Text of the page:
img00174.JPG

img00175.JPG

img00176.JPG

 

My Fokker seemed to have only a very small margin of speed over the BE and as before, I closed slowly. At first, conscious of the damage I'd taken from his friend in my first attack, I nosed down then pulled up to come at him from well below his tail. But pulling up my Fokker's nose sharply from level flight invited a stall with little time for sighting, so I reverted to making an attack from dead astern and just slightly low.

 

img00180.JPG

img00182.JPG

 

I started cracking off short bursts, in an effort to spook him into weaving, ready at the same time to dodge any return fire. At first he kept to his course, but as I bore down on him he started jinking, then broke into several tightly-banked sustained turns.

 

img00186.JPG

img00187.JPG

img00188.JPG

img00189.JPG

img00192.JPG

 

This made him a difficult target but seemed to give his observer little opportunity to fire. I managed to get off a series of bursts and a final one at short range brought the fight to a sudden close by killing the enemy pilot (who disappears at this point in FE, Strike Fighters-style; as in RoF too I think, after a short interval hunched down in the cockpit).

 

img00193.JPG

img00194.JPG

img00195.JPG

Job done! Six kills in one sortie is a bit extreme, to be sure, even in the fairly busy skies of this first mission. But to put this in context, if I hadn't been very lucky after kill #1, that would have been the end; two of the kills really should have been shared with my flight mate; and two seemed largely attributable to the FE Nieu. 10 apparently having a 'glass fuel tank'. Another point worth making here is that I have not (yet) applied the arc-of-fire mod to Stephen1918's BE2c, so their observers still have a particularly restricted field of fire - even by BE2 standards!. Anyway after the debrief, lucky or not, a nice 'presentation screen' advised me that my achievement was being duly recognised with the award of the Iron Cross, second class. Well on my way, I am, to the coveted Blue Max…if I live long enough!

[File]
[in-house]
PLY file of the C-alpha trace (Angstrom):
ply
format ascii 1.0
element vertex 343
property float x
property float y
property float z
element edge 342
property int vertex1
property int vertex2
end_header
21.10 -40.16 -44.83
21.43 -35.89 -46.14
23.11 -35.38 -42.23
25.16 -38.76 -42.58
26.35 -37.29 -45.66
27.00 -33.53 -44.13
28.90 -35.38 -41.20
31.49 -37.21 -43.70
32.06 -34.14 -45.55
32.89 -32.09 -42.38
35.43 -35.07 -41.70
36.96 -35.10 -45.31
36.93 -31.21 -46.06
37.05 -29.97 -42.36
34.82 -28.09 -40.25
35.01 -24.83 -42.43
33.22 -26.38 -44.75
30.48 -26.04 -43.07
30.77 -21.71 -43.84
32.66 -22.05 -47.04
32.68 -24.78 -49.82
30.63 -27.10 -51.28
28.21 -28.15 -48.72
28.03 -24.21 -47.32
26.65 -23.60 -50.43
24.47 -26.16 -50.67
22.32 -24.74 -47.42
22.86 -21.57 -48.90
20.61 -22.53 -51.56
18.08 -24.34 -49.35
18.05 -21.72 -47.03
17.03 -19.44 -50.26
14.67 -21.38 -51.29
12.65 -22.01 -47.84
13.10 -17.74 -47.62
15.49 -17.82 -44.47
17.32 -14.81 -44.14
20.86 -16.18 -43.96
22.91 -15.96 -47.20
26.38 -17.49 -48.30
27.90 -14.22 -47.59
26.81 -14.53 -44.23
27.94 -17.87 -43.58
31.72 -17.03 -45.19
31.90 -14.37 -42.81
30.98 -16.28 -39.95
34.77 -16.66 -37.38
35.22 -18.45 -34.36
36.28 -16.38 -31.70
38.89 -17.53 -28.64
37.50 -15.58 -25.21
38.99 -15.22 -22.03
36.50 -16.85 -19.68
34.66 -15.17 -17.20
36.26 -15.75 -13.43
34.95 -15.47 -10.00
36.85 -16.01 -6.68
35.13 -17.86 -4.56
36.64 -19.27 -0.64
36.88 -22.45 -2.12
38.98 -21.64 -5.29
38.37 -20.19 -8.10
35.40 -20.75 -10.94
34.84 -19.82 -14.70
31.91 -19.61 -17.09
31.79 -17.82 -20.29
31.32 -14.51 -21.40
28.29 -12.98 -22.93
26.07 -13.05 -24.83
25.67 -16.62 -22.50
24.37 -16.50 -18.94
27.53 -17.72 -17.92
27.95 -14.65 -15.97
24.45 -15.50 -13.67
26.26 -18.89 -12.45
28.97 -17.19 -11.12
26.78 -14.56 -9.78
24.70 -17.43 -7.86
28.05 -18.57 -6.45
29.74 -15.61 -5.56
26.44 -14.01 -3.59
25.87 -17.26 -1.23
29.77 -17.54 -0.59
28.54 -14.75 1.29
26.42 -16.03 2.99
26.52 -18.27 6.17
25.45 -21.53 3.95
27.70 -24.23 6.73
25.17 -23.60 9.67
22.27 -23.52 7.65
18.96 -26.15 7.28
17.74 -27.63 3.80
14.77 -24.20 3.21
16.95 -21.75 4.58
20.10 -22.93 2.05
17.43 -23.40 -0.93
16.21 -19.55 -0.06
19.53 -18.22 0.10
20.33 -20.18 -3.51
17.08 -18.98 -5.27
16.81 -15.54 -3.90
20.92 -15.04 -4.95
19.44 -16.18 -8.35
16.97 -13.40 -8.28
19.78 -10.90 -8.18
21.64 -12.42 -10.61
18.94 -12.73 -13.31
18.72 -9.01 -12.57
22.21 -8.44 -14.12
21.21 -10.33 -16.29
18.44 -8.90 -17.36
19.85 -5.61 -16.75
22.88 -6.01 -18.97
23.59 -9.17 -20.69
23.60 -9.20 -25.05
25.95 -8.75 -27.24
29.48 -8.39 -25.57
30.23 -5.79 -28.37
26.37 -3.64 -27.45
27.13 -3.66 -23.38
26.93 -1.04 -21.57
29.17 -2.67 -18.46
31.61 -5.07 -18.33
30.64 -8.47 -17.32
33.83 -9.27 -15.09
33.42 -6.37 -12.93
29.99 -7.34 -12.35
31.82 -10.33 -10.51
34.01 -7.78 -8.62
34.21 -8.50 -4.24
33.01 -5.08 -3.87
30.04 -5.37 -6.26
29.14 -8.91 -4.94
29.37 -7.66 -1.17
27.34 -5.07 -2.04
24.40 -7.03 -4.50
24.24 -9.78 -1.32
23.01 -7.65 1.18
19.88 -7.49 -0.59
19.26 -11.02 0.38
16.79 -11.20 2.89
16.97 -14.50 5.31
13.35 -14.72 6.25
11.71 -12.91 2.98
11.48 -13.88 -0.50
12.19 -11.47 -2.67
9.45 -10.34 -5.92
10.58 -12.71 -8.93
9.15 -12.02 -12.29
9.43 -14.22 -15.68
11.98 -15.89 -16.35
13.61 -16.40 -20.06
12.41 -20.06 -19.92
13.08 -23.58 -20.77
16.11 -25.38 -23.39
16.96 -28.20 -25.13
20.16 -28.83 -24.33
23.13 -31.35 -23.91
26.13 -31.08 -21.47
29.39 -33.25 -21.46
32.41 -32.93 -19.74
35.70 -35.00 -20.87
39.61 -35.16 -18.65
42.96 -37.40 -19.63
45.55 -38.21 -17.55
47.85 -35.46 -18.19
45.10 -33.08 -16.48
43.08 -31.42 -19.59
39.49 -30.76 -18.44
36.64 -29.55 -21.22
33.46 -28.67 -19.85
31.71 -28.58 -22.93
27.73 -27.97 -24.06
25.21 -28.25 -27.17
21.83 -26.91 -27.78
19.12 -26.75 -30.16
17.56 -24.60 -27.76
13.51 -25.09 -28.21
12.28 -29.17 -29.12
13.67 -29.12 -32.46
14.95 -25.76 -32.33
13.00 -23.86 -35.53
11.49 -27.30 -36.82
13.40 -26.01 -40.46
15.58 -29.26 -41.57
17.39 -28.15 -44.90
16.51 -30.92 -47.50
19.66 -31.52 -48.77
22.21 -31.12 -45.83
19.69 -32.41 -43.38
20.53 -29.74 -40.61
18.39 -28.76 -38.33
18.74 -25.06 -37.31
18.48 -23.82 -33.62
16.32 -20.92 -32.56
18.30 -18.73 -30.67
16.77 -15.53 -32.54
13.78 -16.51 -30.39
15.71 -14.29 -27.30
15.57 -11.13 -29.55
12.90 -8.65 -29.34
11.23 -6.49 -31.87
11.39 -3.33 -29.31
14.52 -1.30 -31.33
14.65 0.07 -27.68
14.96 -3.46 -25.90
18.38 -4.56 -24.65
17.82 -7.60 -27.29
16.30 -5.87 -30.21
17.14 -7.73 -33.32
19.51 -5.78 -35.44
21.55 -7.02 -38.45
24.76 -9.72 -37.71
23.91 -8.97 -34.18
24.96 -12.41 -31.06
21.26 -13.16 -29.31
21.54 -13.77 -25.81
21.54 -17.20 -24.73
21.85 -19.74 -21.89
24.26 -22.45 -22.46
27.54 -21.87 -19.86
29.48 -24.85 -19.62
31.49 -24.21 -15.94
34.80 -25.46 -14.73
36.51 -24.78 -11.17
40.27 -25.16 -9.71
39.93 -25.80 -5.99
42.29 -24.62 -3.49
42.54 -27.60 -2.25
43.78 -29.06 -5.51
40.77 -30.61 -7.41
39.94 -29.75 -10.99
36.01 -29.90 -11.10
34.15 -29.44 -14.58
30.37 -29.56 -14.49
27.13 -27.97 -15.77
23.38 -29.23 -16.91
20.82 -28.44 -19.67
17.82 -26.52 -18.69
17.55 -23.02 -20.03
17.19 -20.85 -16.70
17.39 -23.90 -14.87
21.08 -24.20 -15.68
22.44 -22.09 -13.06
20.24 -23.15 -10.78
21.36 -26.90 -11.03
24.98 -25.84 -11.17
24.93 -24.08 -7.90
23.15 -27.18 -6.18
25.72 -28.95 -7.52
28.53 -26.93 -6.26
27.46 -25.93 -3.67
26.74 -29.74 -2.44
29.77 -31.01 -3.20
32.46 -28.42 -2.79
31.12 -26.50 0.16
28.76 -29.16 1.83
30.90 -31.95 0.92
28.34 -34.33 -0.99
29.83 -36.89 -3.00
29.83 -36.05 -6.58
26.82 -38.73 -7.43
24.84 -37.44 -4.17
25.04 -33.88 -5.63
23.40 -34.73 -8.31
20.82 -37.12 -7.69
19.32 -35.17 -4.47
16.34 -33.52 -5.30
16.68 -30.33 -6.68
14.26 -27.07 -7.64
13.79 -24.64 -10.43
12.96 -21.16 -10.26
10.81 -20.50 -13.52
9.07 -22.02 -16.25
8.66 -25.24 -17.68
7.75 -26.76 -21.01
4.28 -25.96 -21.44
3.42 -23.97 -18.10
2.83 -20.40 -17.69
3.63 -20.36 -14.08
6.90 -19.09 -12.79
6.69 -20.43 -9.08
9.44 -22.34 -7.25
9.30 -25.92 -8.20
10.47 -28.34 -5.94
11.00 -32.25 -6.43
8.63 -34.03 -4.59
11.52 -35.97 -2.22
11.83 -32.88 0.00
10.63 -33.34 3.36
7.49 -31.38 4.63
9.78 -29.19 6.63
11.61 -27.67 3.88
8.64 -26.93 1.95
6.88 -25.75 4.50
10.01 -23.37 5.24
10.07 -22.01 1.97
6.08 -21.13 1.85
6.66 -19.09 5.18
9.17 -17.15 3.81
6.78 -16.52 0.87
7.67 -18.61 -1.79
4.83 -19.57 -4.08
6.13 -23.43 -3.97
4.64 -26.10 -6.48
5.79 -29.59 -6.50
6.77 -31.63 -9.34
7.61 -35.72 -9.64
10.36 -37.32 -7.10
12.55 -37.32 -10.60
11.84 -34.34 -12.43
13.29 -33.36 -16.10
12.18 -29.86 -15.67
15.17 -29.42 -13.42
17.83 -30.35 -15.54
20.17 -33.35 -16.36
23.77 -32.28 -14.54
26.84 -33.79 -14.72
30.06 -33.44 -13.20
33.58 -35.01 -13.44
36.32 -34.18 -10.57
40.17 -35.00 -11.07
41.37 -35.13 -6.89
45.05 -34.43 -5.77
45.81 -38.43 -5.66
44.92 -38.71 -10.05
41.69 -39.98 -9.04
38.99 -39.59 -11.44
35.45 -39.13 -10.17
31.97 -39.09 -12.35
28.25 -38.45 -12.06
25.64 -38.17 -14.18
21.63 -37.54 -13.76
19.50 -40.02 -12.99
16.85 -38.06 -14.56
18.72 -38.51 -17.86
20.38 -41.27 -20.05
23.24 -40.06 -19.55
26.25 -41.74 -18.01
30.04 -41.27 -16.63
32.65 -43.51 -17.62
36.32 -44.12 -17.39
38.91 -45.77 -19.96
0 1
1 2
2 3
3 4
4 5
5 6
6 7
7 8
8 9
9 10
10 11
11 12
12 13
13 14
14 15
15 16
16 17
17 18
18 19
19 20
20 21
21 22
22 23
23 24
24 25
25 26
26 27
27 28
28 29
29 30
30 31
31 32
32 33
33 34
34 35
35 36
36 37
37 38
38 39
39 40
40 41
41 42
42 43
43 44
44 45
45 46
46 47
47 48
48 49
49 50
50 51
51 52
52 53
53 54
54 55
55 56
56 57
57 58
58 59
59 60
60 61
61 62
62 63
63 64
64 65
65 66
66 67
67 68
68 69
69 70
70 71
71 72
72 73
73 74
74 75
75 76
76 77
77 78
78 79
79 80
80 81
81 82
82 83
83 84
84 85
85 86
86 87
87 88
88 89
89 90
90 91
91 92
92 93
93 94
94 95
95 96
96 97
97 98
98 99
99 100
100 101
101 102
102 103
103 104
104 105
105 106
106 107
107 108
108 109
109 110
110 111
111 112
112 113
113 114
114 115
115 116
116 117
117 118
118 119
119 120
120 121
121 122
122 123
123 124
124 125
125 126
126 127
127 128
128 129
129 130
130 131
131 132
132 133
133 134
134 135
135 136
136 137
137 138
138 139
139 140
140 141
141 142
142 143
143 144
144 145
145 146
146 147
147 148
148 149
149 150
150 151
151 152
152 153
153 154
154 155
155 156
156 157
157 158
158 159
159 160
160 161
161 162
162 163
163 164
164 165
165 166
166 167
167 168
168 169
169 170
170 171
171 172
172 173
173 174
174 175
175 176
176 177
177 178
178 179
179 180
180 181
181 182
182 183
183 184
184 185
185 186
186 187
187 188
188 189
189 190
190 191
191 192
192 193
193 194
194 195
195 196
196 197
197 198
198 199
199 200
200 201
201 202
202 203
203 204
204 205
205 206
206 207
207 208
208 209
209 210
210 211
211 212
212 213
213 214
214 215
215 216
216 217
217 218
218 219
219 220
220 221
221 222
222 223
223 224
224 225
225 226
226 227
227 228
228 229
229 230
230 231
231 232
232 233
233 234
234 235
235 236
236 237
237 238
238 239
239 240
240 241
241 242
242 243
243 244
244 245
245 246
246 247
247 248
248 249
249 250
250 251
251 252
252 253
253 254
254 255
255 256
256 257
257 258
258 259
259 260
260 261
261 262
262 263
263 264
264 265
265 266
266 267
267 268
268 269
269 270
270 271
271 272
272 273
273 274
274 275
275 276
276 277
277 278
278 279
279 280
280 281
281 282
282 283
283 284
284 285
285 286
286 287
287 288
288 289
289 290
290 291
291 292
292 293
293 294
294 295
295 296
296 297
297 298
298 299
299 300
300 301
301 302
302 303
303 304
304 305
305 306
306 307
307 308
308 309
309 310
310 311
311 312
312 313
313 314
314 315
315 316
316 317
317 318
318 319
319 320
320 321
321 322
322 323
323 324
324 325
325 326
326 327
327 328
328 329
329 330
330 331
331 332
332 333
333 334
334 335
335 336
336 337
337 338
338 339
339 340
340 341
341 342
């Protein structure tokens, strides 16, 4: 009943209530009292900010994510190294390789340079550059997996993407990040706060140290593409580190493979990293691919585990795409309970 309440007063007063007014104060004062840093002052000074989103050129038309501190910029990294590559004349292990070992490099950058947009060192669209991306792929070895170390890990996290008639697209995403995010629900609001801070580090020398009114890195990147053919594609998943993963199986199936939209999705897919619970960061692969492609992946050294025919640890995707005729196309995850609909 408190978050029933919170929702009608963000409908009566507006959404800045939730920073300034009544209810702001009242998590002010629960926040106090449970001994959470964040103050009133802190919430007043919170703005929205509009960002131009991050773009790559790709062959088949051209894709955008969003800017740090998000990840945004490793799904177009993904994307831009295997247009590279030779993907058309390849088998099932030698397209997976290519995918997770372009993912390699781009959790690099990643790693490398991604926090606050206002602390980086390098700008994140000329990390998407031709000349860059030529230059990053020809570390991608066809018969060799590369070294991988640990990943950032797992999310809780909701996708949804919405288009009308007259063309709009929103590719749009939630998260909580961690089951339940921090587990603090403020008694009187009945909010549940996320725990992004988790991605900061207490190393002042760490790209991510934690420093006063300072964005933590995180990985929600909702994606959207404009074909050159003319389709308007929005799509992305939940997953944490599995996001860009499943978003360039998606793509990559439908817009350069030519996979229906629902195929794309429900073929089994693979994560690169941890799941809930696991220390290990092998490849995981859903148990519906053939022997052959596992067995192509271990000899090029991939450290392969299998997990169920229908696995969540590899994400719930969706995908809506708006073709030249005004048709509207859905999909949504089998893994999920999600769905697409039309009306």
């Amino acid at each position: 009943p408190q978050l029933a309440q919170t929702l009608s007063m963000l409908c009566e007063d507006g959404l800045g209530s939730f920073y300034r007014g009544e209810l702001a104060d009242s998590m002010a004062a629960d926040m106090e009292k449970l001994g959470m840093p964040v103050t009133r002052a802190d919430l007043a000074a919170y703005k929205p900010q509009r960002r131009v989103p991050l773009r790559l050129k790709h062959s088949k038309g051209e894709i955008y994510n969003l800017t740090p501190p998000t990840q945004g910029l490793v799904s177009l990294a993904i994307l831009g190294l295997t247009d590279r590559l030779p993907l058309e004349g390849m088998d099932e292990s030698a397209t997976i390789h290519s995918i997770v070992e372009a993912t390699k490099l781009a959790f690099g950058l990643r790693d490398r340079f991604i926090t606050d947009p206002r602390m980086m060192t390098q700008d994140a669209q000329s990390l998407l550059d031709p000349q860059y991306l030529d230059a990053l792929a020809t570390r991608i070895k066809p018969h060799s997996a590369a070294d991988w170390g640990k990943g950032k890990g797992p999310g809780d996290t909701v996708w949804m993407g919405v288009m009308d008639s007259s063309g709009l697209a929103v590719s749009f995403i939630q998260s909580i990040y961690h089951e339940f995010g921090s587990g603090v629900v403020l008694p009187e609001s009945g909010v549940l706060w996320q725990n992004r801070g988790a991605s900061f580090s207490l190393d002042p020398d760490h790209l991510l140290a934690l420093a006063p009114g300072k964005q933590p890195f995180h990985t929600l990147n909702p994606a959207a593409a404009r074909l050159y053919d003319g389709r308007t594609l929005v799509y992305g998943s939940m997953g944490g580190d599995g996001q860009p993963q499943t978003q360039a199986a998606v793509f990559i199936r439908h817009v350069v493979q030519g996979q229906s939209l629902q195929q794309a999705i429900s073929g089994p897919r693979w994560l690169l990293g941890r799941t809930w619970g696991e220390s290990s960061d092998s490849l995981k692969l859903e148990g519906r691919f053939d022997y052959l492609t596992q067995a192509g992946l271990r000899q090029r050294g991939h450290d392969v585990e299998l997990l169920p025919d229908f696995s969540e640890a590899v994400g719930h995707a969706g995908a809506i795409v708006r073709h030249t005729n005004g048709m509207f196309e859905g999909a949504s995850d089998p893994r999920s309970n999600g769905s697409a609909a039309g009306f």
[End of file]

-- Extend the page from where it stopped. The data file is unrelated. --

Had I wished to, I could have increased the challenge by upping campaign difficulty from 'Normal' to 'Hard'. From what I've seen, this increases the skill levels of the enemy AI across the board, to the point where the most skilled enemy pilots are really, really scary. But I believe this doesn't change your own flight's skill, so casualties there can be greater, in consequence. As I like to mentor my comrades and see them through my campaigns, I tend to avoid doing this.